Kwon-taek Im

Kwon-taek Im – Mandala AKA A Buddhist Ascetic Mandara (1981)

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Six years after leaving the secular life to become a Buddhist monk, Beob-wun is still haunted by memories Young-ju, his ex-lover. He tries to find the path to the truth and meets Ji-san another monk who doesn’t even have his holy orders. Their association leads to greater pain and conflicts for Beob-wun. Ji-san dies in the snow, as partly a man resembling Buddha and a man drowning in the ways of the secular world. Beob-wun cremates Ji-san’s corpse and seeks out Young-ju and his mom. He also meets Ok-sun, a woman Ji-san could not forget. These encounters reinforce his belief that the ways of the world are meaningless and continues on his path to find the truth. Read More »

Kwon-taek Im – Seopyeonje (1993)

Quote:
This heart-rending and accessible melodrama concerns the relationship between two children and their adoptive ‘father’/master, a travelling – necessarily poor – pansori musician. The pansori, a traditional music of aching love laments or upbeat festive songs, performed to the accompaniment of a lone drum, gives the movie its elegiac tone. Flashing back to the early ’50s, it follows the three on their journeys through the loving photographed by Korean landscapes, in all seasons, as they fight for a living, while their music is literally drowned out by the emerging fashion for Western sounds. It’s a film of looks, rhythms, intimations and feelings, expressed in pure cinematic terms, and it’s almost impossible not to be moved by it. The sopyonje is a song described as sorrowful and tender – there are few films more tender, if not more sorrowful than this. Unmissable. — TimeOut. Read More »

Kwon-taek Im – Chihwaseon AKA Strokes of Fire (2002)

In 19th-century Korea nobleman Kim Byung-moon saves a young beggar from a savage beating, and in return the beggar, Jang Seung-ub, draws him a picture. Kim is astonished by his rough yet extraordinary talent and arranges for him to study at the house of an eminent Chinese teacher. Here, the young painter falls in love with Mae-hyang, the daughter of a fallen aristocratic family, but the young lovers are unable to overcome the class difference that divides them. Read More »

Kwon-taek Im – Chunhyangdyun (2000)

Summary:
Mongryong marries the beautiful Chunhyang without telling his father, the Governor of Namwon. When his father is transferred to Seoul, Mongryong has to leave Chunhyang and finish his exams. Chunhyang, being the daughter of a courtesan, is also legally a courtesan. She is beaten and imprisoned when she refuses to obey the new Governor Byun, as she wishes to be faithful to her husband. After three years, Mongryong passes his exam and becomes an emissary to the King. He returns to Namwon, disguised as a beggar, just before Chunhyang is to be flogged to death at the governor’s birthday celebration. Read More »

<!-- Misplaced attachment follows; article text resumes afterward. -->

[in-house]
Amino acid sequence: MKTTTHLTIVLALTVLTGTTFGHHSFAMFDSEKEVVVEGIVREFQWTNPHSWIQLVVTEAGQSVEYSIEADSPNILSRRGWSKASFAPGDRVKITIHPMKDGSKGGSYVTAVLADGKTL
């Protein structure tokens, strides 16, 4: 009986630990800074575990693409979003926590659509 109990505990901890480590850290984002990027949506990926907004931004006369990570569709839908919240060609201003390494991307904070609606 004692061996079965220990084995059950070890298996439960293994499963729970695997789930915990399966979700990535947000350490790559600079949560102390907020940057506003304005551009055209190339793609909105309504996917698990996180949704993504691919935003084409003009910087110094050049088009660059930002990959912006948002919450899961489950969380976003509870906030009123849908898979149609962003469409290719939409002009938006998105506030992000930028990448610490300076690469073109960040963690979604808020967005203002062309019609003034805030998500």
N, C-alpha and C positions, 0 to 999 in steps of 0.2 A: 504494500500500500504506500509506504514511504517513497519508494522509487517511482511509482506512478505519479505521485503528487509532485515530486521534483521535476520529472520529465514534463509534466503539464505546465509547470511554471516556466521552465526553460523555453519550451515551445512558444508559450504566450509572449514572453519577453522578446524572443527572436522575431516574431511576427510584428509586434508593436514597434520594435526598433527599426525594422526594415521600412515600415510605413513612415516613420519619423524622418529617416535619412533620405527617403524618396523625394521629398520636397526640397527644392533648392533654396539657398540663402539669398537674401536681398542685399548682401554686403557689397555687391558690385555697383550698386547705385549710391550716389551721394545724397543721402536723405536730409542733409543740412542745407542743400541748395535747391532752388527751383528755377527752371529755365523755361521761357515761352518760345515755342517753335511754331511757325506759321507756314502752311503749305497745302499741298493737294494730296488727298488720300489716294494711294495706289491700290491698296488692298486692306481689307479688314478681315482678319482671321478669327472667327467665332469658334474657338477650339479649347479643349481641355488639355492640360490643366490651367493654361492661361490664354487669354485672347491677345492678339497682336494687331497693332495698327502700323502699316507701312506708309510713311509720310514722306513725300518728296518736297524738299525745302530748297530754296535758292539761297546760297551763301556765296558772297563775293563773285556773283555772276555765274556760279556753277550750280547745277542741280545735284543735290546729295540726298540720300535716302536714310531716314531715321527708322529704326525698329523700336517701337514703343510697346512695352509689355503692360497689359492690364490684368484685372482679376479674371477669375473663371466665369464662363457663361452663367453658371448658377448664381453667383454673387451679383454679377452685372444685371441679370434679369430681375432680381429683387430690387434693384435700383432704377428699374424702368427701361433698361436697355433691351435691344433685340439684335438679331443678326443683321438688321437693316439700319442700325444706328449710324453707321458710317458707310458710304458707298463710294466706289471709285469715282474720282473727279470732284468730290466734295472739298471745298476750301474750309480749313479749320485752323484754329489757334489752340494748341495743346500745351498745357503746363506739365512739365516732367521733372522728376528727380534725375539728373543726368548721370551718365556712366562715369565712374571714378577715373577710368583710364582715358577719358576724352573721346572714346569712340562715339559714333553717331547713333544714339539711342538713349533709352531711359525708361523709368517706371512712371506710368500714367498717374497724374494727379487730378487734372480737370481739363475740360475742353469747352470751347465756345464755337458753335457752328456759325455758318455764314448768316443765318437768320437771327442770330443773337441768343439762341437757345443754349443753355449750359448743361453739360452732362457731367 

Kwon-taek Im – Chun nyun hack AKA Across The Years AKA Beyond the Years (2007)

Synopsis:
Adopted by a nomadic pansori singer, Dong Ho (Cho Jae Hyun) and Song Hwa (Oh Jung Hae) grow up as brother and sister, bounded by a deep unspoken affection. Their father trains them strictly, and Song Hwa’s love and talent for pansori becomes both her blessing and her burden. Young and brash, Dong Ho tries to keep pace as a traditional drum player, but eventually leaves the family in search of a better life. Though in the ensuing years he encounters news places and new people, he can never forget his love for Song Hwa. Together and apart, reunion and separation, the two keep moving in different directions while restlessly chasing each other’s shadows. Dong Ho spends a lifetime trying to find a place he belongs, a way to Song Hwa’s heart. Read More »

Kwon-taek Im – Sibaji aka Surrogate Woman (1987)

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Quote:

m’s first international prize-winner (best actress for Kang at Venice) is a more-in-sorrow-than-in-anger attack on the principles of male lineage and ancestor worship in the traditional Korean family. It’s set in the late Yi Dynasty (late 19th century) to stress how deep rooted these things are, but its resonances are squarely contemporary. The well-born Shin and his wife are happy but lack an heir; behind his back, the family conspires with his wife to bring in a surrogate to bear him a son. Their choice is Ok-Nyo (Kang), a free-spirited girl who endures various physiological and sexual indignities (intended to ensure that she produces a boy) because she comes to like Shin and enjoy the relatively pampered life – forgetting she is there only as a servant. The emphasis on female suffering has come in for some critical stick, but Im’s analysis of Confucian blockages in the Korean psyche seems all too cogent. And his mastery of image, tone and rhythm is unassailable. TR Read More »